Green June beetles have been feasting on wine grapes at some North Texas vineyards, and the insects’ unusually large numbers and appetite have hurt this season’s crop, experts said.
Traditional insecticides have helped, but researchers with the Texas AgriLife Extension Service are experimenting with traps as a method of managing the pests during the weeks prior to harvest, said Dr. Allen Knutson, entomologist with AgriLife Extension in Dallas.
“The beetle can be managed with insecticides, but because they appear just before fruit harvest, few insecticides can be safely used,” Knutson said.
The traps, however, show some early promise, he said.
Knutson and AgriLife Extension viticulturist Fran Pontasch in Stephenville started their project early this summer after growers suffered losses from green June beetles in 2008. They followed the plan for trapping the beetles from a researcher at the University of Arkansas who is working with them on this project.
“The traps capture a lot of beetles, but additional studies are needed to determine the benefit of mass trapping as a control method for green June beetles,” said Knutson, adding that he and Pontasch hope to continue the research next season.
About 70 test traps in total have been set around two vineyards, one near Springtown and the other near Bridgeport, Pontasch said. They’ve been baited with isopropyl alcohol, and they’re positioned to create a barrier around the vineyards to capture the hungry beetles before they reach ripening grapes.
The traps have captured as many as 600 beetles per week at their peak, she said. Still, some beetles were found feeding on grape clusters in the vineyards.
“Both of the study vineyards had to resort to using pesticides to prevent green June beetles from destroying their grape crops,” Pontasch said.
The beetles can be a nuisance in any given year, but this season these pests seem to be particularly abundant and damaging, Knutson said. It isn’t clear why their numbers were larger this year.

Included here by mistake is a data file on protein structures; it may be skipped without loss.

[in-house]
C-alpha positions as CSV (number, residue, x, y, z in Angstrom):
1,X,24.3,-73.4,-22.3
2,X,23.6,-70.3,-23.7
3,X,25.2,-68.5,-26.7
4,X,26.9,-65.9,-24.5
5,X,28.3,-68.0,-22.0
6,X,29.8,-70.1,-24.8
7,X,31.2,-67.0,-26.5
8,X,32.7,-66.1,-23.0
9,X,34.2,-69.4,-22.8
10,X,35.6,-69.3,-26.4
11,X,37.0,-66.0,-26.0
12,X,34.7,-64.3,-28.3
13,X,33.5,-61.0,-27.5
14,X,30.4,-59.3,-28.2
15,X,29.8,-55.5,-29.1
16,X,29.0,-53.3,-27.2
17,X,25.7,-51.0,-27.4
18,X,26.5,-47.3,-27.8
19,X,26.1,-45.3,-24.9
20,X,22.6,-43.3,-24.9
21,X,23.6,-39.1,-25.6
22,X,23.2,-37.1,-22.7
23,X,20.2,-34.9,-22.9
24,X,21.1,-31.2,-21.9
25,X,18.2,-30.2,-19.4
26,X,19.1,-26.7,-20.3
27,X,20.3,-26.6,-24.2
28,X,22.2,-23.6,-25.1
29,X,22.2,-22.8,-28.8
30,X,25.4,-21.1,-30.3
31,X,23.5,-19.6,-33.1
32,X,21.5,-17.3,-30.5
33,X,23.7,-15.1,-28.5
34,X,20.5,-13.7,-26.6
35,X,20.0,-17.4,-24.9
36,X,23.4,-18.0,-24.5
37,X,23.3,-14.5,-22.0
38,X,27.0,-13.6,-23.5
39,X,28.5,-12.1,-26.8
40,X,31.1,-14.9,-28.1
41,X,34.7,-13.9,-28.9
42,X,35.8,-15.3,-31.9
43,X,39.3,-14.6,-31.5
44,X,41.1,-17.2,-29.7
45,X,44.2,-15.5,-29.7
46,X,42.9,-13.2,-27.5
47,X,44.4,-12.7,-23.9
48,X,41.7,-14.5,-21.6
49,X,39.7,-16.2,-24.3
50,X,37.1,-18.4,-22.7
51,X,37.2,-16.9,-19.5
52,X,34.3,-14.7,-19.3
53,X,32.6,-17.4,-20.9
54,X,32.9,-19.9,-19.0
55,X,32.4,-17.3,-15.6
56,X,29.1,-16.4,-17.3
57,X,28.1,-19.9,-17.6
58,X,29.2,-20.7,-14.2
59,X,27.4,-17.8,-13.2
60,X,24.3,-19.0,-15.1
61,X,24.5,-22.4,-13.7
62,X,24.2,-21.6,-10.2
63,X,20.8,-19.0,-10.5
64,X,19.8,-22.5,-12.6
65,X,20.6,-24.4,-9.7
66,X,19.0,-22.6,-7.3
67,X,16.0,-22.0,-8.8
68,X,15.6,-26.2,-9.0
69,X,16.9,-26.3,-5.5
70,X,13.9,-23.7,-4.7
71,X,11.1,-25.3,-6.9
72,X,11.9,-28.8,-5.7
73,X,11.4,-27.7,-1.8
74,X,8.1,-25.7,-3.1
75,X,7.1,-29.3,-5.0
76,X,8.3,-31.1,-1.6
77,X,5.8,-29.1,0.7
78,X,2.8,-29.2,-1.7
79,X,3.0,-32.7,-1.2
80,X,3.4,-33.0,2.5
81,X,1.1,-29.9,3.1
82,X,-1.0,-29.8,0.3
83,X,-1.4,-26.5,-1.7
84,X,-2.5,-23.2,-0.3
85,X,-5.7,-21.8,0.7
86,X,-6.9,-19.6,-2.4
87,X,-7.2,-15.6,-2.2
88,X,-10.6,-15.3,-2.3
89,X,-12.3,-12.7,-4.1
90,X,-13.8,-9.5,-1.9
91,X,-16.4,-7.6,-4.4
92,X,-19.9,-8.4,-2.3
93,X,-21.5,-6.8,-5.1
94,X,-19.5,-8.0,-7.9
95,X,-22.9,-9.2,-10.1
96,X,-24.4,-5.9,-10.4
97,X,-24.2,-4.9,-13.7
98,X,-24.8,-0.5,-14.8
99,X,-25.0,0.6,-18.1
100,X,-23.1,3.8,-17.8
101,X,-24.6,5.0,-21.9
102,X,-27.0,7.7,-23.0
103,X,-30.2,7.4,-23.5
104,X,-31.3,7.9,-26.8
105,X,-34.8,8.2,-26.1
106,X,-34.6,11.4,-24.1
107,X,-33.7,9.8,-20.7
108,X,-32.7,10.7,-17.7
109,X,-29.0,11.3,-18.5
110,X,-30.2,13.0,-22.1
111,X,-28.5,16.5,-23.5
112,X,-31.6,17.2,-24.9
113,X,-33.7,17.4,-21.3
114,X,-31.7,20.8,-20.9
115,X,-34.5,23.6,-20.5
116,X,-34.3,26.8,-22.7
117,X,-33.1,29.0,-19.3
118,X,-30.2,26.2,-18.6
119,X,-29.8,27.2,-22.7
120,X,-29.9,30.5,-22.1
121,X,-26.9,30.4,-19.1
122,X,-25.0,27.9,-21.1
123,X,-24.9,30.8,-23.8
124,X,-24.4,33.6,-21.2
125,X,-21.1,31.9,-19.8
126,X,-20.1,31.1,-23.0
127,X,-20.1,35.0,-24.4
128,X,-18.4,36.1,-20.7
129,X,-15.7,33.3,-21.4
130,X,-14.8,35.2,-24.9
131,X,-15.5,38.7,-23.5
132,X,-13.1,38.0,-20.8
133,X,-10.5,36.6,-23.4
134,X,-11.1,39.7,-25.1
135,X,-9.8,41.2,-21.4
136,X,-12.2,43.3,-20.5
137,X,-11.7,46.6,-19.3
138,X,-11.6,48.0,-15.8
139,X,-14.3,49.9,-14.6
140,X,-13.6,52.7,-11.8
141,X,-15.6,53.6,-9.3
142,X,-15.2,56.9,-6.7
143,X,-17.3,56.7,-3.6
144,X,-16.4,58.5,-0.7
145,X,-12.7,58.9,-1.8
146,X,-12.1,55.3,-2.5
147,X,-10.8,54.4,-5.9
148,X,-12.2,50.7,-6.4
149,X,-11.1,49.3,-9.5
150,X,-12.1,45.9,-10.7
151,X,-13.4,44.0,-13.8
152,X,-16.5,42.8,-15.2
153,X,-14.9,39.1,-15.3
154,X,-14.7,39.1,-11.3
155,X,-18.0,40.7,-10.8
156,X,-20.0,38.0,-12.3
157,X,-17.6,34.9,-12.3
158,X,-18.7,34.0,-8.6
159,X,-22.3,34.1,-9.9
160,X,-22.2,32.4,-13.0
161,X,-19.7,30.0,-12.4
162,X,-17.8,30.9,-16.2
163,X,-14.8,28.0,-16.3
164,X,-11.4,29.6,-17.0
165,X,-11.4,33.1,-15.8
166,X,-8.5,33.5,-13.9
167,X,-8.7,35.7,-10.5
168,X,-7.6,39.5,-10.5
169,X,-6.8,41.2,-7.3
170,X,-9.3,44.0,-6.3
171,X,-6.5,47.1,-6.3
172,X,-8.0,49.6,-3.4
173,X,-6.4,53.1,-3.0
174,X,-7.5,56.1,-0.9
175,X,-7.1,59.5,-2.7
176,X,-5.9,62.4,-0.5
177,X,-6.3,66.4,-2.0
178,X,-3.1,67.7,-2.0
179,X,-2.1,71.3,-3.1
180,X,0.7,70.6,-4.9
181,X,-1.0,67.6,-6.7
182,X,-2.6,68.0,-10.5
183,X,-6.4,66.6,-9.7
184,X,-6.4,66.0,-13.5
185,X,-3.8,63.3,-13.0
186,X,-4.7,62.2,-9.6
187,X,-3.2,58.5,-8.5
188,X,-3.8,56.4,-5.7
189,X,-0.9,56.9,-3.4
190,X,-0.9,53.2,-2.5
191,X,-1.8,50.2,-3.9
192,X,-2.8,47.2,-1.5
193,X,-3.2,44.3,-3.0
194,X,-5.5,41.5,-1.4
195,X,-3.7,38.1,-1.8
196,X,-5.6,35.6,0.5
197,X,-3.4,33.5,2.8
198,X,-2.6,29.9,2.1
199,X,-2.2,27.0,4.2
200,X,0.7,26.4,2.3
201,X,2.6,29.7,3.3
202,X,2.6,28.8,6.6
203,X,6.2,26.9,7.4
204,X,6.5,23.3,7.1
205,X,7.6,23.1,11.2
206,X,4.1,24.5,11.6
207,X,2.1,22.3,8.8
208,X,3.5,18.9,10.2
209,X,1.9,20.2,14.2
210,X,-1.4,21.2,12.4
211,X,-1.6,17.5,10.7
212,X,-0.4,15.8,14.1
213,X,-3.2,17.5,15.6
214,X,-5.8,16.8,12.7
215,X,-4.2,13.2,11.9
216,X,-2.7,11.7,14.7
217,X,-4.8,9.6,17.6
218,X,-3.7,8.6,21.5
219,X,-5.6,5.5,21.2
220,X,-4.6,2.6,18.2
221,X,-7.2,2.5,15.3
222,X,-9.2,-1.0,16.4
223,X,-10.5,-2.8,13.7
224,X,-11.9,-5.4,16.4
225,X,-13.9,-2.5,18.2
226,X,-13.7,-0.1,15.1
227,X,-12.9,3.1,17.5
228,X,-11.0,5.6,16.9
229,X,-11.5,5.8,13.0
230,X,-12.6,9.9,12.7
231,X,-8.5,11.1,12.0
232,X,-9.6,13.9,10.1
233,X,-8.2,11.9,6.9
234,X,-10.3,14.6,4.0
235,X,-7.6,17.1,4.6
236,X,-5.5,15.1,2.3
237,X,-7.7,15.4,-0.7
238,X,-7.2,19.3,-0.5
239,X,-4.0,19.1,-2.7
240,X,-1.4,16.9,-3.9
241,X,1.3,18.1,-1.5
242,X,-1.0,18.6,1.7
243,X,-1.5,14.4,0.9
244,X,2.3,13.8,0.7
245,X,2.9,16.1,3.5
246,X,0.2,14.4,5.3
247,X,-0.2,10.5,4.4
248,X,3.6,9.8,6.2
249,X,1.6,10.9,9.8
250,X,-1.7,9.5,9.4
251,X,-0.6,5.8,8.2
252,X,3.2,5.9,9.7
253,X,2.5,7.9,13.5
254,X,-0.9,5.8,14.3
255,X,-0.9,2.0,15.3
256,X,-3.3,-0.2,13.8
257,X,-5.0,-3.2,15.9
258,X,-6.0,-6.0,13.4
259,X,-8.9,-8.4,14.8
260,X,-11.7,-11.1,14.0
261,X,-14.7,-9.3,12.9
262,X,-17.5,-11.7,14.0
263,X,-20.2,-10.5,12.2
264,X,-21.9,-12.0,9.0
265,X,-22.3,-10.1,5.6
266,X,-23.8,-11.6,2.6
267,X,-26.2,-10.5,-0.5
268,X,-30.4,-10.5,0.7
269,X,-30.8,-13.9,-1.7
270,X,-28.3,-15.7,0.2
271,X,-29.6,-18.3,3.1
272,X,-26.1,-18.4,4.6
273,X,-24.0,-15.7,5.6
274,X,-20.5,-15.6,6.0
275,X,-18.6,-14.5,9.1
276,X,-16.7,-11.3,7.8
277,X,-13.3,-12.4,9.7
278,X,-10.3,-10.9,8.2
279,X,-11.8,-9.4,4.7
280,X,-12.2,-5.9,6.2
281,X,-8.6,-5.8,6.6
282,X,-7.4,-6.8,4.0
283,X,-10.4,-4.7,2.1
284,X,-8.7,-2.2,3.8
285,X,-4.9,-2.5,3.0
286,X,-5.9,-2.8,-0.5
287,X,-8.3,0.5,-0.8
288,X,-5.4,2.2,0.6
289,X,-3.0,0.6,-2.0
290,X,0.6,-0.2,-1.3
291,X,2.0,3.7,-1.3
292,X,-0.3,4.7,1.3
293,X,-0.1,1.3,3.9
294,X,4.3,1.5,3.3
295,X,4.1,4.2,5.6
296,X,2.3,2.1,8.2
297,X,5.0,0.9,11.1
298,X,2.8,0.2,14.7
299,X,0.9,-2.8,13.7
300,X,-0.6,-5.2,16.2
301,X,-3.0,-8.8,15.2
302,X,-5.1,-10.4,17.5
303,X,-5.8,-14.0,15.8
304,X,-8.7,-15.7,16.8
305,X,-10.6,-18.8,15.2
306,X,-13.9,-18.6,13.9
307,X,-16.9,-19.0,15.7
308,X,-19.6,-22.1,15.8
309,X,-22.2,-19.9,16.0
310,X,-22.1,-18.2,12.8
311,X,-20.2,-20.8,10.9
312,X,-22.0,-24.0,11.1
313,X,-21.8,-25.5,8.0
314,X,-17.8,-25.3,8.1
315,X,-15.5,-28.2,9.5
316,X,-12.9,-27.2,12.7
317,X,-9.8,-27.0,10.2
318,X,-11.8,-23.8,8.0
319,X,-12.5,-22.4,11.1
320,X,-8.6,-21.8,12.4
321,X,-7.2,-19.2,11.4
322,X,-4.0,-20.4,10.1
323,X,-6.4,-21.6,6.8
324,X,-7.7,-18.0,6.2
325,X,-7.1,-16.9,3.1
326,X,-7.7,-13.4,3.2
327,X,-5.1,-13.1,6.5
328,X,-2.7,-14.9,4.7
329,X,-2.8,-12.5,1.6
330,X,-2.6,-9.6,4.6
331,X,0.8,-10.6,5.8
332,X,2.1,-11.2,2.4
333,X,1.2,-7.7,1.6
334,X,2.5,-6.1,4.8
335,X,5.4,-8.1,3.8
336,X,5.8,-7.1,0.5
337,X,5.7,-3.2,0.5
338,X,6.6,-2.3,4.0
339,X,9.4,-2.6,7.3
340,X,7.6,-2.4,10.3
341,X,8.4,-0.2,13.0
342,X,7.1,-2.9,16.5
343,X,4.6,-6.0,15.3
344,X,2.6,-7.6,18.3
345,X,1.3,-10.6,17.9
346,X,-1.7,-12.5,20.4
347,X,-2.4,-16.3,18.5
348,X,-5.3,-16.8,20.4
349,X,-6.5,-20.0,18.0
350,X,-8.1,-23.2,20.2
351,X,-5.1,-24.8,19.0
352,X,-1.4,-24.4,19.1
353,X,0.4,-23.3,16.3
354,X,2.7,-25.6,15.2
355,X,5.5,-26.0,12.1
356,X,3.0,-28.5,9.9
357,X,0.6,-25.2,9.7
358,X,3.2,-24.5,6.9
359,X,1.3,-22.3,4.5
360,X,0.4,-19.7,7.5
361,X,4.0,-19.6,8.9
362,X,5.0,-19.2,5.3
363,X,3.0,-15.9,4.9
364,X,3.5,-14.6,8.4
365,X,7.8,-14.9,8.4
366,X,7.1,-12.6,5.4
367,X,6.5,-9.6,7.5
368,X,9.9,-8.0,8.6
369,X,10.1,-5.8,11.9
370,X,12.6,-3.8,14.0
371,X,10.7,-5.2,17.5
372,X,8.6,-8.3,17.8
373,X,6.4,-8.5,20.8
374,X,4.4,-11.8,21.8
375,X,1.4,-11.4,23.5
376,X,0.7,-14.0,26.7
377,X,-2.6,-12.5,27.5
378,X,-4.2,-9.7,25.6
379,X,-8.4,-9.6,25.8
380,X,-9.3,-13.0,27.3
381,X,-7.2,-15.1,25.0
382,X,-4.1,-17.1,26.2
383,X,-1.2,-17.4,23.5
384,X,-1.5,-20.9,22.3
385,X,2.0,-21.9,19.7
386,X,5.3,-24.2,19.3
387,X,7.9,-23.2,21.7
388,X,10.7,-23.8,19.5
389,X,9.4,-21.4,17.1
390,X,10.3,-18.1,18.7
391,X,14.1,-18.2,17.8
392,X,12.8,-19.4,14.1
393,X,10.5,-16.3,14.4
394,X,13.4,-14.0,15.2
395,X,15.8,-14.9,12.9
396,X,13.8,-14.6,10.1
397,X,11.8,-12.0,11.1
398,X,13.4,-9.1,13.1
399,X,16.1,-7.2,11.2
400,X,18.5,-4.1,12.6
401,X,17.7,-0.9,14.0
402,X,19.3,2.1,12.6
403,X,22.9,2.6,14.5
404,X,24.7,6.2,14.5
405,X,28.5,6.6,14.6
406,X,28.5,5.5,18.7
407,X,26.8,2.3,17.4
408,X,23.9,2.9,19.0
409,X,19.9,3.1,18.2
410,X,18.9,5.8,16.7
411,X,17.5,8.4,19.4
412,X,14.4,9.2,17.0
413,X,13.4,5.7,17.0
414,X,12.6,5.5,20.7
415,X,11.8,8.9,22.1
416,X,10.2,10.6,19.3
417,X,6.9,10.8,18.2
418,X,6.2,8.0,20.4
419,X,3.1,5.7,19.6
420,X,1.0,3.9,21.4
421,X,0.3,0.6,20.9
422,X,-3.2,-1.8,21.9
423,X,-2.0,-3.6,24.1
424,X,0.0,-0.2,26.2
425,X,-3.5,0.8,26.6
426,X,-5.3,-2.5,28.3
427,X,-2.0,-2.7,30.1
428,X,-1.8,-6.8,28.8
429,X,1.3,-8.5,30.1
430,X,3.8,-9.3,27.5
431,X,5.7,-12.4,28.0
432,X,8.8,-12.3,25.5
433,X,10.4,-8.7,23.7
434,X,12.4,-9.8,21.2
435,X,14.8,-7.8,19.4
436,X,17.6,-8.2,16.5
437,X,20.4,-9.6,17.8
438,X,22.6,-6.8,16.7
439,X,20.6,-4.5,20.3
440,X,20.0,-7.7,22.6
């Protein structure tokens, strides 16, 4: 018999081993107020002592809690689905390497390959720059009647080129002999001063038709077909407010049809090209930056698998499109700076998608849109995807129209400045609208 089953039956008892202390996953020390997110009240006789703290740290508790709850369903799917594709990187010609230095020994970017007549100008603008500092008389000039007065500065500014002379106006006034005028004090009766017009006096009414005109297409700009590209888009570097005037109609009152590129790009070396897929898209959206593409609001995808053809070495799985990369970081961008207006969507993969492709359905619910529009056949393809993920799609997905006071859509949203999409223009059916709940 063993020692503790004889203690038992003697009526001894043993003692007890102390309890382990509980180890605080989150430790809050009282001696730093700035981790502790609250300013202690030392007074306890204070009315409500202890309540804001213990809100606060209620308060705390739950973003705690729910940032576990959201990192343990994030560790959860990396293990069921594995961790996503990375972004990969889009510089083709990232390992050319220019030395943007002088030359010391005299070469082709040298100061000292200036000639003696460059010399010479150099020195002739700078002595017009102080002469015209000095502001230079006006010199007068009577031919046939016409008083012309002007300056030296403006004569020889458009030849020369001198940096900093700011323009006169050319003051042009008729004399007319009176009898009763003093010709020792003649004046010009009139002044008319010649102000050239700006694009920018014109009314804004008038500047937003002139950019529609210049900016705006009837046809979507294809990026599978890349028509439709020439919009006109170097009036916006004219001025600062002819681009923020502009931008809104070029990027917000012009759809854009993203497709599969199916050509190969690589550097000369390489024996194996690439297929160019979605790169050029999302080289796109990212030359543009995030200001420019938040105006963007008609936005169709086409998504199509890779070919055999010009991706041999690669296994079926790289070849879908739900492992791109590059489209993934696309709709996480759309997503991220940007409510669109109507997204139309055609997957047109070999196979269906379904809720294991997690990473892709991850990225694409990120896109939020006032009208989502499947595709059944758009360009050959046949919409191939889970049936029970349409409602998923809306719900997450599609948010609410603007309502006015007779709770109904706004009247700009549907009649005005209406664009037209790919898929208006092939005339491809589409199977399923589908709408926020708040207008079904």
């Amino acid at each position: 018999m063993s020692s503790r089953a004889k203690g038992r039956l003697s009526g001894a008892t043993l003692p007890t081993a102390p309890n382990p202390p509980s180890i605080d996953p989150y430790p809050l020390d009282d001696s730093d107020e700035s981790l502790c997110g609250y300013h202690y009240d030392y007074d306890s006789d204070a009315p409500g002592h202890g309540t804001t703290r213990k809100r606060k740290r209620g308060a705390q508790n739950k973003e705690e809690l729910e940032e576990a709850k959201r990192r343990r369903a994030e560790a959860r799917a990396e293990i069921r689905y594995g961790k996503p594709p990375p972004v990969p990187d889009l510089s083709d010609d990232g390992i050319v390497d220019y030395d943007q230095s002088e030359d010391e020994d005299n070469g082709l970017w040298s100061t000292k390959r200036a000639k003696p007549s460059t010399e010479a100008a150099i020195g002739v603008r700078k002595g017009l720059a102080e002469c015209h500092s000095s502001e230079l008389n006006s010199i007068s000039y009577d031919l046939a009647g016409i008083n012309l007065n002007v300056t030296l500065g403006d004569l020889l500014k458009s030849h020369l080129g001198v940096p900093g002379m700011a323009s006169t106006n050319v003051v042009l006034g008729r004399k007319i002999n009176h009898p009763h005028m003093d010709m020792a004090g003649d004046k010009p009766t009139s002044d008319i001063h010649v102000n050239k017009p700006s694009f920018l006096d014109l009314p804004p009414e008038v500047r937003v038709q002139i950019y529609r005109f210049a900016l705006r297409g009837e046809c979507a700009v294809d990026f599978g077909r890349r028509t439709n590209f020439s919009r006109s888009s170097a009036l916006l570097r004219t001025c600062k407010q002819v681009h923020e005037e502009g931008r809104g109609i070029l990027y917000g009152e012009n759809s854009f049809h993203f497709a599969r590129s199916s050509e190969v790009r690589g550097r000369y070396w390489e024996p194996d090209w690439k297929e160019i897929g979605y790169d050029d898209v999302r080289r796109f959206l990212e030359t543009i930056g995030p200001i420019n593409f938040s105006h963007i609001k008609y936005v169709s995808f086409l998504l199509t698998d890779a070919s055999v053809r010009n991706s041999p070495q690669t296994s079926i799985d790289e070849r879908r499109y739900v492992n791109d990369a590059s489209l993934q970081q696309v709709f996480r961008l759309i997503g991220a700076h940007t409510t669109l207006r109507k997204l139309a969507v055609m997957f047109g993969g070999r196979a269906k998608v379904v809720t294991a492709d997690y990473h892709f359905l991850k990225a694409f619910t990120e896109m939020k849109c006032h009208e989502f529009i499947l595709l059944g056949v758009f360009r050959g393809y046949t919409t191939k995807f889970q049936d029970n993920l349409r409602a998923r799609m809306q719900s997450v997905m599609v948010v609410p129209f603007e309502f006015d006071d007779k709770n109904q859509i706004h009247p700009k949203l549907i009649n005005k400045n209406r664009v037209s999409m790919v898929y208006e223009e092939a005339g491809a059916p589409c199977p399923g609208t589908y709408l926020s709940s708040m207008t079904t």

Pontasch said not all 90 North Texas vineyards have been raided by the beetles, but “we do know it’s widespread and destructive enough to be a problem.”
Estimates on the economic effects haven’t been determined, Pontasch said.
“Some are worse than others,” she said.
Not all the damage can be blamed on the beetle, as vineyards also suffered from spring frosts, Pontasch said.
The green June beetle, so named for its color and time of year it emerges, is robust and grows up to one inch long, Knutson said.
Strong fliers, the beetles lay their eggs in hayfields and pastures where the larvae feed on grass roots and organic matter, Knutson said. It has a one-year life cycle, feeding during the summer and laying dormant in the winter. The adult beetle can travel long distances for food. In addition to grapes, the beetles feed on peaches, blackberries and other soft-skinned fruit.
Though harmless to humans, the beetles can ravage grape clusters with 20 or more beetles feeding on a single cluster at a time, Knutson said.
“They attack just before the grapes are ripe,” he said. “They mass-attack grape clusters, ruining them by feeding on the fruit, contaminating the clusters and making them unfit for harvest.”